In the coming months, your prospective clients are going to be less open to the idea of letting you walk through the door and shake their hand.

Noone really has any idea how long this will last and whether this will lead to longer-term change.

Find little ways to delight your customers if it makes sense for your brand.

We offered our clients additional services for the month of April and allowed them to choose between three alternatives.

Here’s a copy of what we sent our clients:

Being confined to your home – rather than on the road on sales visits or at events, means marketers have more time to develop digital strategies.

This means researching where your customers can be found online, and how different approaches and tactics might impact your success.

If your organisation previously put token efforts into digital channels because like a lot of other businesses, you had built your networks offline and that had always seemed to work…

Now is the time to revisit them.

Where is your audience hanging out – if you’re in B2B you should take a serious look at LinkedIn as it could literally save your business.

With attention on the platform up 76% our clients are generating good engagement and strong lead conversion rates.

I can’t stress this enough – it must be done the right way.

Approach your audience with message scripts that are sales focused and not empathetic will ruin your brand quicker than you can say WTF just happened.

It’s worth taking seriously.

The right message, the right audience, executed with integrity will protect your business.

We have not lost one single client and signed 3 up last week. I am not bragging, just making it clear that it can work.

Community Goals

In trying times like the COVID-19 pandemic, we must rally together and acknowledge priorities other than promoting business.

Major companies are backing their workers and fellow small businesses by waiving fees on services, providing employees with sick leave, and offering free meals to those in need.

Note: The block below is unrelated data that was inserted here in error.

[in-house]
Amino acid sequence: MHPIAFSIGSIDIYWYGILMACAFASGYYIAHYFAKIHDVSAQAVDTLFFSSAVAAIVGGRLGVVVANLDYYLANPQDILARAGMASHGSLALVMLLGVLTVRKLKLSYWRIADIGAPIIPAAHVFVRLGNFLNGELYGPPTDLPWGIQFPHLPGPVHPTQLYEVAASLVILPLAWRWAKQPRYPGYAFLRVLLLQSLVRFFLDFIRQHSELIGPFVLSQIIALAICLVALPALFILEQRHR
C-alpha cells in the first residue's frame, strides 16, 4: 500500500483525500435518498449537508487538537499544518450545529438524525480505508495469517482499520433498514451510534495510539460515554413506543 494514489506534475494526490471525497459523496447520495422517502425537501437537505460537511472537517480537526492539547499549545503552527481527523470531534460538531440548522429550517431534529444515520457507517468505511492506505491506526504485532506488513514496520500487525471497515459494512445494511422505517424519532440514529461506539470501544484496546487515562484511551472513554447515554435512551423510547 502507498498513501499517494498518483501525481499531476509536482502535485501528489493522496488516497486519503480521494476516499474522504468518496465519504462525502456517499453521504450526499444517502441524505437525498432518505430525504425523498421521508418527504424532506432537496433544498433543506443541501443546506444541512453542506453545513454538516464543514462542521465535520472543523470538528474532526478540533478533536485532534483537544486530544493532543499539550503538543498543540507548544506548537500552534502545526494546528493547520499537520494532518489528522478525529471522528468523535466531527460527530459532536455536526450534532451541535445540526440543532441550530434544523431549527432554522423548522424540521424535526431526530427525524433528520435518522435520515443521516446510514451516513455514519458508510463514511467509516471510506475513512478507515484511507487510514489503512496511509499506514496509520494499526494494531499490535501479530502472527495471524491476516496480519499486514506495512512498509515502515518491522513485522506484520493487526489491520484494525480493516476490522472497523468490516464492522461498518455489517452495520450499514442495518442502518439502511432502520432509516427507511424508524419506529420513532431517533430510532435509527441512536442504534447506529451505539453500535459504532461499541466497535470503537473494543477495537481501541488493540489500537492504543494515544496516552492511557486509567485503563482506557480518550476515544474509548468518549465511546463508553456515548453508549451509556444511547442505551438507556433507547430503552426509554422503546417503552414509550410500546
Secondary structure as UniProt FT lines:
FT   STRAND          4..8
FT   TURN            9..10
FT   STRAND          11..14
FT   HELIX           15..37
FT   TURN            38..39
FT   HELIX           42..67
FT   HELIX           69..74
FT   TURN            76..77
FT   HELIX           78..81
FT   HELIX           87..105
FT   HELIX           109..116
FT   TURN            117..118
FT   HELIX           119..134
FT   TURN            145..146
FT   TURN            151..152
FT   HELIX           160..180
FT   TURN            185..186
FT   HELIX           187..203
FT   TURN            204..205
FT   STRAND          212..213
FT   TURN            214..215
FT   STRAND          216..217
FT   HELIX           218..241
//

Here’s an example of how you can inspire others to be kind and compassionate through social media.

Spreading some joy

When it comes to building deep, long-lasting relationships with your customers, even in the best of times but especially in the worst of times, it’s important to show empathy for what your customers may be dealing with personally, professionally, and as a global citizen.

But when so much of the content we’re consuming is heavy and dark, people are also welcoming distractions to get their minds off thinking about the news cycles. 


It’s certainly true that the coming months will be a challenging time for any company that isn’t ready to think about how they will adapt.

Social media is important. There’s a window of opportunity to build genuine trust with your audience as the provider that cared when nobody else did. We’ll bounce back from this, and when we do, be ready.

If there’s ever been a time to stop thinking about “what’s in it for me” and start thinking “how can I genuinely add value to the people we serve”… It is right now.


Nathanial Bibby is the Founder of LinkedIn marketing agency Bibby Consulting Group, 2x winner at the Social Media Marketing Awards for Best Use of LinkedIn 2019-2020. Nathanial is the creator and host of LinkedIn Heroes, Monday Night Live & The Nathanial Bibby Podcast. The Social Media Marketing Institute ranked him #1 on the Top 20 LinkedIn Experts in the Asia Pacific region.